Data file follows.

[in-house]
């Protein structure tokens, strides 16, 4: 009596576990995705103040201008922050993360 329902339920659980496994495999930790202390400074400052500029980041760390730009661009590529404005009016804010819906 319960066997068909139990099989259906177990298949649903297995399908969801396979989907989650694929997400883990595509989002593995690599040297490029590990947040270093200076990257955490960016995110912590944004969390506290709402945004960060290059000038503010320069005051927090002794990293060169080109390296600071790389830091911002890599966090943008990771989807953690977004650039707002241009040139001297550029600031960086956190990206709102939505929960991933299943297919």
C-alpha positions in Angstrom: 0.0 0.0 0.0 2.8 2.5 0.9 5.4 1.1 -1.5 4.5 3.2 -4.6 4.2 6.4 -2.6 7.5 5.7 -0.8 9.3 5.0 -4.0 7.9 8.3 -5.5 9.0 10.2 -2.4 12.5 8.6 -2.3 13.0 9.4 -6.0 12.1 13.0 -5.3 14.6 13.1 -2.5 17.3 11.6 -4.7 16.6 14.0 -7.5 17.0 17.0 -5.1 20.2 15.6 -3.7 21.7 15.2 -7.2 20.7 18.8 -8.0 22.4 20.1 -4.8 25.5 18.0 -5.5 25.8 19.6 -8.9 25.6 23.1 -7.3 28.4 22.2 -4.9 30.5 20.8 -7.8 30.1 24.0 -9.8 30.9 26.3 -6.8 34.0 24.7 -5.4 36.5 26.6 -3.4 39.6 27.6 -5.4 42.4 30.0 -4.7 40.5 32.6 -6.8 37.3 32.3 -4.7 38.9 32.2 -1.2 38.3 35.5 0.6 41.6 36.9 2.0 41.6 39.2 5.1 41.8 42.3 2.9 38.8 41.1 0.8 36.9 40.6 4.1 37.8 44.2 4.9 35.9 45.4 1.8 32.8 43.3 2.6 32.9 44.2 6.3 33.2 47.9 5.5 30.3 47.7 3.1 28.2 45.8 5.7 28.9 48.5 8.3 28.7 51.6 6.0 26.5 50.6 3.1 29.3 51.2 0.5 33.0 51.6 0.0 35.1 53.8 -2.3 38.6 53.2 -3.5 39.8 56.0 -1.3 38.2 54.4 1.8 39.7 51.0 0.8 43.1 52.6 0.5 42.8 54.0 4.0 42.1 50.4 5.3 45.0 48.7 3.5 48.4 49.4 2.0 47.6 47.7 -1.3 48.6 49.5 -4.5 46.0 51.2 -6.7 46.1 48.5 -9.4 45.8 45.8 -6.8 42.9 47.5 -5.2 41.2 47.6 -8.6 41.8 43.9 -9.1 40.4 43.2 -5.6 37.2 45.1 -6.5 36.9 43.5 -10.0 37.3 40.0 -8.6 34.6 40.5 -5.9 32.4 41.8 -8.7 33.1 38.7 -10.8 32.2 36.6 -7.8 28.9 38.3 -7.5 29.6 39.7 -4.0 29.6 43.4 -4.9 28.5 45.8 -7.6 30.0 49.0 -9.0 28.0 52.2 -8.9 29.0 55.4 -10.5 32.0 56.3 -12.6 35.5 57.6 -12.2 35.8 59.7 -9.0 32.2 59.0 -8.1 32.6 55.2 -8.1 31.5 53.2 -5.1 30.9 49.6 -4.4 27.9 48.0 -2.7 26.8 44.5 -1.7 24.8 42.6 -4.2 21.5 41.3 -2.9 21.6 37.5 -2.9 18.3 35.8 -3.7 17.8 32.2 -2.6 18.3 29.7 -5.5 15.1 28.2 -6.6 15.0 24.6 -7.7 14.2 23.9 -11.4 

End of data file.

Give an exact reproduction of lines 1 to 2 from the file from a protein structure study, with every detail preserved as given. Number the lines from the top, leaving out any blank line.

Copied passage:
[in-house]
């Protein structure tokens, strides 16, 4: 009596576990995705103040201008922050993360 329902339920659980496994495999930790202390400074400052500029980041760390730009661009590529404005009016804010819906 319960066997068909139990099989259906177990298949649903297995399908969801396979989907989650694929997400883990595509989002593995690599040297490029590990947040270093200076990257955490960016995110912590944004969390506290709402945004960060290059000038503010320069005051927090002794990293060169080109390296600071790389830091911002890599966090943008990771989807953690977004650039707002241009040139001297550029600031960086956190990206709102939505929960991933299943297919």